How Often Should I See My Doctor?

Doctor visit
As a busy 20-something in a major city, I often lost track of time between visits to my doctors, whether it be my primary physician, dentist, or eye doctor. Then I would get the ominous reminder card from my dentist's office telling me it was "time for my next visit!"

My question always was, when do I actually have to see some of these doctors? Well, what I didn't know is that there are some established guidelines for when you should get a check-up (without relying on your annual post card as a reminder).

Below are some tips to when you should be scheduling your next visits.


Primary Care Physician

On average, a young person in normal health with no pre-existing conditions or concerns should visit their primary care physician at least once per year for their annual check-up. Even if you have gone the past 3 years and nothing has been wrong, it doesn't hurt to keep in touch with your doctor regarding any changes in diet, exercise, mental health or outside factors that could affect you long-term.

Not sure what to talk about at your annual exam? It's important to bring up anything health-related that occurred since your last visit. Have your allergies been especially bad? Did you have to go to the hospital for any emergencies? Try any new vitamins recently?

When in doubt as to whether you should schedule an appointment, check out this handy list seen on US News:
  1. When was the last time you visited a doctor?
  2. Has anything changed since?
  3. When did your doctor last say that you needed a follow-up?
  4. Was there something you needed to follow-up on with your doctor?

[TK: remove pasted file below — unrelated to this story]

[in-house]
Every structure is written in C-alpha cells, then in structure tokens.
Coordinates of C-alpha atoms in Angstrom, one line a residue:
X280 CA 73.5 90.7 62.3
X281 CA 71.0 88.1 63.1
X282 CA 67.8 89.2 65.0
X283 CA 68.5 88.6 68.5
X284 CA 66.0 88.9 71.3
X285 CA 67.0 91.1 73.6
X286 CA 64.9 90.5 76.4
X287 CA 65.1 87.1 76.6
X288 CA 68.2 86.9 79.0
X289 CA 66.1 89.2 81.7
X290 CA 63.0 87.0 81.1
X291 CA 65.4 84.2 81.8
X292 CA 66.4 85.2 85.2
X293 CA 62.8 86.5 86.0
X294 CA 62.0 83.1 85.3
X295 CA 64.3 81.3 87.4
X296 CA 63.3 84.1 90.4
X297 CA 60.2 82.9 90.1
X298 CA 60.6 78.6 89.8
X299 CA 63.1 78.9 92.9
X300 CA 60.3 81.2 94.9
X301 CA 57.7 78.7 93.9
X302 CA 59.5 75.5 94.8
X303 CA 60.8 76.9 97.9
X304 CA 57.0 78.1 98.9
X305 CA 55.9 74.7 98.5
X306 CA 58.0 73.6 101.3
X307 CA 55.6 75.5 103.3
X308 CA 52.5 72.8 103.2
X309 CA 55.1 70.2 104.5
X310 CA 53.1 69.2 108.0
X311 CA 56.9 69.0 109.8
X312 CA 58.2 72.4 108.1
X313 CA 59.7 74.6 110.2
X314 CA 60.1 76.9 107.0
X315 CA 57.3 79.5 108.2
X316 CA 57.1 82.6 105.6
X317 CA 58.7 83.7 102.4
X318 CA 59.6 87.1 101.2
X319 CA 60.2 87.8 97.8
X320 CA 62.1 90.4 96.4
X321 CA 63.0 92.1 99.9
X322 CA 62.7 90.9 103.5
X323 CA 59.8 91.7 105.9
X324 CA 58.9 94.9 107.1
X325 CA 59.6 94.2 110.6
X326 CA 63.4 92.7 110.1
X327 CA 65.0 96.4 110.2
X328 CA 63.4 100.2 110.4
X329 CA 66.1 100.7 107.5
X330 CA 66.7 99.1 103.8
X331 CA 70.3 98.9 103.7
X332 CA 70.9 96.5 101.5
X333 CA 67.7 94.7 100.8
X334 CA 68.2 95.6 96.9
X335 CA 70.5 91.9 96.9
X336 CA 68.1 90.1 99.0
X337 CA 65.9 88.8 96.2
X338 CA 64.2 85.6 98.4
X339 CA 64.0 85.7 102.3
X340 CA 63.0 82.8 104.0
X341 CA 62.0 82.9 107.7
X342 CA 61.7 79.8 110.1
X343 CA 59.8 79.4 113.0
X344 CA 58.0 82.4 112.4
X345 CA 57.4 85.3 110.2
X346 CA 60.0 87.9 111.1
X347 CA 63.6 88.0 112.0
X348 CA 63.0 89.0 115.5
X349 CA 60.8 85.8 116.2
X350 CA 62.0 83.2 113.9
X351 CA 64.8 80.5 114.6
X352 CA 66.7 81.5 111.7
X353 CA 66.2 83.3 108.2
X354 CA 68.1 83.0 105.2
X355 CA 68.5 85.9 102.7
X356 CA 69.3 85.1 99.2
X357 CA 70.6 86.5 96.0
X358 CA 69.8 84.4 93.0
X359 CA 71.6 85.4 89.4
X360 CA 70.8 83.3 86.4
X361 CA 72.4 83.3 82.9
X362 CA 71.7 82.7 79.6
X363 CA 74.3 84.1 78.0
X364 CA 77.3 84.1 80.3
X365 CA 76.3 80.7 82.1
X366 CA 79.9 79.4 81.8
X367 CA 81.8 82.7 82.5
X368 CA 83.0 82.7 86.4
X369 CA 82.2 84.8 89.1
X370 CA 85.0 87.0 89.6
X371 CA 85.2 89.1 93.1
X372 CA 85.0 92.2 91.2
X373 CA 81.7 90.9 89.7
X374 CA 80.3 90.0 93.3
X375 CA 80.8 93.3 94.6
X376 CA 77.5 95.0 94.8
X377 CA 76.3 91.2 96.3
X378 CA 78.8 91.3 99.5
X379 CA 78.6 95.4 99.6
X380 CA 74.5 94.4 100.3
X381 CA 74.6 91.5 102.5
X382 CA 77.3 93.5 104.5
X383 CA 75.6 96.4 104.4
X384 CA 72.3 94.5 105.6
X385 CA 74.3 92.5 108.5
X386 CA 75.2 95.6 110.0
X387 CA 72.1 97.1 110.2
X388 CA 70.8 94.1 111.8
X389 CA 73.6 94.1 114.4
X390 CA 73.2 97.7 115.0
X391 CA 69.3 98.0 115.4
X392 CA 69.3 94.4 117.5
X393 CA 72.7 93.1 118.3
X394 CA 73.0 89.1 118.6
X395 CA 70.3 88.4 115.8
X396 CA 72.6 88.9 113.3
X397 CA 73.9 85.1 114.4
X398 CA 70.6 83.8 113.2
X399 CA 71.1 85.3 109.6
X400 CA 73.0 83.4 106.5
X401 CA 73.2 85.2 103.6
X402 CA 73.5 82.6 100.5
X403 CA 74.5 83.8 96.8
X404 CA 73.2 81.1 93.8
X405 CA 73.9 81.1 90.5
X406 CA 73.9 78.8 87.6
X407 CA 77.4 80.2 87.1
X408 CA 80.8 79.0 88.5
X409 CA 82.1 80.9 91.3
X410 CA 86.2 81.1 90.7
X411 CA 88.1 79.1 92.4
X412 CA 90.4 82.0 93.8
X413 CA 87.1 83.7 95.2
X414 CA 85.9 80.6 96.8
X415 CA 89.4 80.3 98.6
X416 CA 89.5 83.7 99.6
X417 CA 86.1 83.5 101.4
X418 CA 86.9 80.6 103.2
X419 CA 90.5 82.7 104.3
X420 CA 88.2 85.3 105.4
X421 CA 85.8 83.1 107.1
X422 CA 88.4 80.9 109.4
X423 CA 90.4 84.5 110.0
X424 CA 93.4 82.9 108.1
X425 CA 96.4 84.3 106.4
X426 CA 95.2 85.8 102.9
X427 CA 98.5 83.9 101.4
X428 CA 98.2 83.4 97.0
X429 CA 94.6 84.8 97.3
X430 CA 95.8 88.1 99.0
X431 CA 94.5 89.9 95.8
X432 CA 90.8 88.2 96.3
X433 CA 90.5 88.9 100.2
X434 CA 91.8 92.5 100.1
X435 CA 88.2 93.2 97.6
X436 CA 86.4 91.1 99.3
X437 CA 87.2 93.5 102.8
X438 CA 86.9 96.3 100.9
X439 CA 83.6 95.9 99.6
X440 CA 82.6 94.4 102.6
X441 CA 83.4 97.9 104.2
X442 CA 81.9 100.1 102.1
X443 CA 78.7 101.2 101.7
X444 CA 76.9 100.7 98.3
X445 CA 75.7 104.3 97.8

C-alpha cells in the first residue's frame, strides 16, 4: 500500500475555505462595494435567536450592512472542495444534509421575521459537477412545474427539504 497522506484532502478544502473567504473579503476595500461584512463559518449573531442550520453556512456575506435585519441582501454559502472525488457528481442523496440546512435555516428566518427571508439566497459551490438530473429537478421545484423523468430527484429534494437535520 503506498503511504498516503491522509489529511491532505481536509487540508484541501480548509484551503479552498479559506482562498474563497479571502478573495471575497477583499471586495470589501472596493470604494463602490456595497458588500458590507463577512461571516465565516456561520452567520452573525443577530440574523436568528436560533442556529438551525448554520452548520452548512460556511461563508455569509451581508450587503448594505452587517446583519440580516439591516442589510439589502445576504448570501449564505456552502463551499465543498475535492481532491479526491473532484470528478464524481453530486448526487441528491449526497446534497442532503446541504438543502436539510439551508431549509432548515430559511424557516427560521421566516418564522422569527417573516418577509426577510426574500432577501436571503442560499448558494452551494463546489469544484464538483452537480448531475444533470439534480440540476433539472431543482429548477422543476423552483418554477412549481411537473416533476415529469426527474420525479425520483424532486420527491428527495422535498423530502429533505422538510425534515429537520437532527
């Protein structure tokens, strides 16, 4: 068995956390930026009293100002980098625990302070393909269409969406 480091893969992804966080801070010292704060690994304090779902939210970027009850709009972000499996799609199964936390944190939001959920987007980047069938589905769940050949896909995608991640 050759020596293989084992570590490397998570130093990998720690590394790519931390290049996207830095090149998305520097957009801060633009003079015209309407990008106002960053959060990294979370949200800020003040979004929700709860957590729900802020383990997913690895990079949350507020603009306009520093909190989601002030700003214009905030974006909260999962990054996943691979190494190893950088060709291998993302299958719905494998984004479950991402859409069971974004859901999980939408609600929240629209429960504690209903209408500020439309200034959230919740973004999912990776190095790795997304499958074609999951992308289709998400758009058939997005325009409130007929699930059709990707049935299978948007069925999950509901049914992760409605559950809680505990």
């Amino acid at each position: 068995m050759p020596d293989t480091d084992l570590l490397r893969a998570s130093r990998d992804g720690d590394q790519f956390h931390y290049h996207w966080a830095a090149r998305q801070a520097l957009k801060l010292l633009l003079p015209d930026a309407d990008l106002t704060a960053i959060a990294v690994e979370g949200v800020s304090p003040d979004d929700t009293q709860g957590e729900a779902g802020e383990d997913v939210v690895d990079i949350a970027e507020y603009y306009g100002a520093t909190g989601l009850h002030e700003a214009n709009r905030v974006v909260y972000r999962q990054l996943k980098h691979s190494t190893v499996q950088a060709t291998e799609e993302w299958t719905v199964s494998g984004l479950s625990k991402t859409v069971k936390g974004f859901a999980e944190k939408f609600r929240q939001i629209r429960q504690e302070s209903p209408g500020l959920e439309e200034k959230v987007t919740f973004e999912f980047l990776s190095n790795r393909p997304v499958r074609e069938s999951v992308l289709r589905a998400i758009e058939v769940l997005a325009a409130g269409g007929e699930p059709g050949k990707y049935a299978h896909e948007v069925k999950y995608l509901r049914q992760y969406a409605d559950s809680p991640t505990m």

5. Has your family's medical history changed?
These are all important questions when factoring in when considering an appointment.


If you're like me, you avoid the dentist with a passion. But, I've come to terms with my aversion recently by finding a dentist that I really liked and who had a very, very soft touch when it came to those dreaded cleaning tools.

Before that, I prescribed to the method of "if my tooth hurts, I'll go to the dentist," which, as it turns out, is not the way to live your best life.

The standard schedule for visiting your dentist is once every 6 months for your general cleaning and check-up, but it really depends on the health of your teeth and gums and the opinion of your dentist. The reason for this 6-month standard timeline? Well, most of the issues that you face, such as cavaties and gum disease, are preventable if you get your teeth and gums regularly checked.

Do you remember the last time you visited the dentist? If not, it's probably time to head in for a check-up. From there, your dentist will let you know the frequency of future visits based on their evaluation of your current health.

Reproductive Health (Gynecologist)

As a woman, you normally should start seeing a gynecologist for check-ups anywhere from the age of 13 to 15, especially if you have started your period or are sexually active. This is just to make sure that everything is as it should be for your age.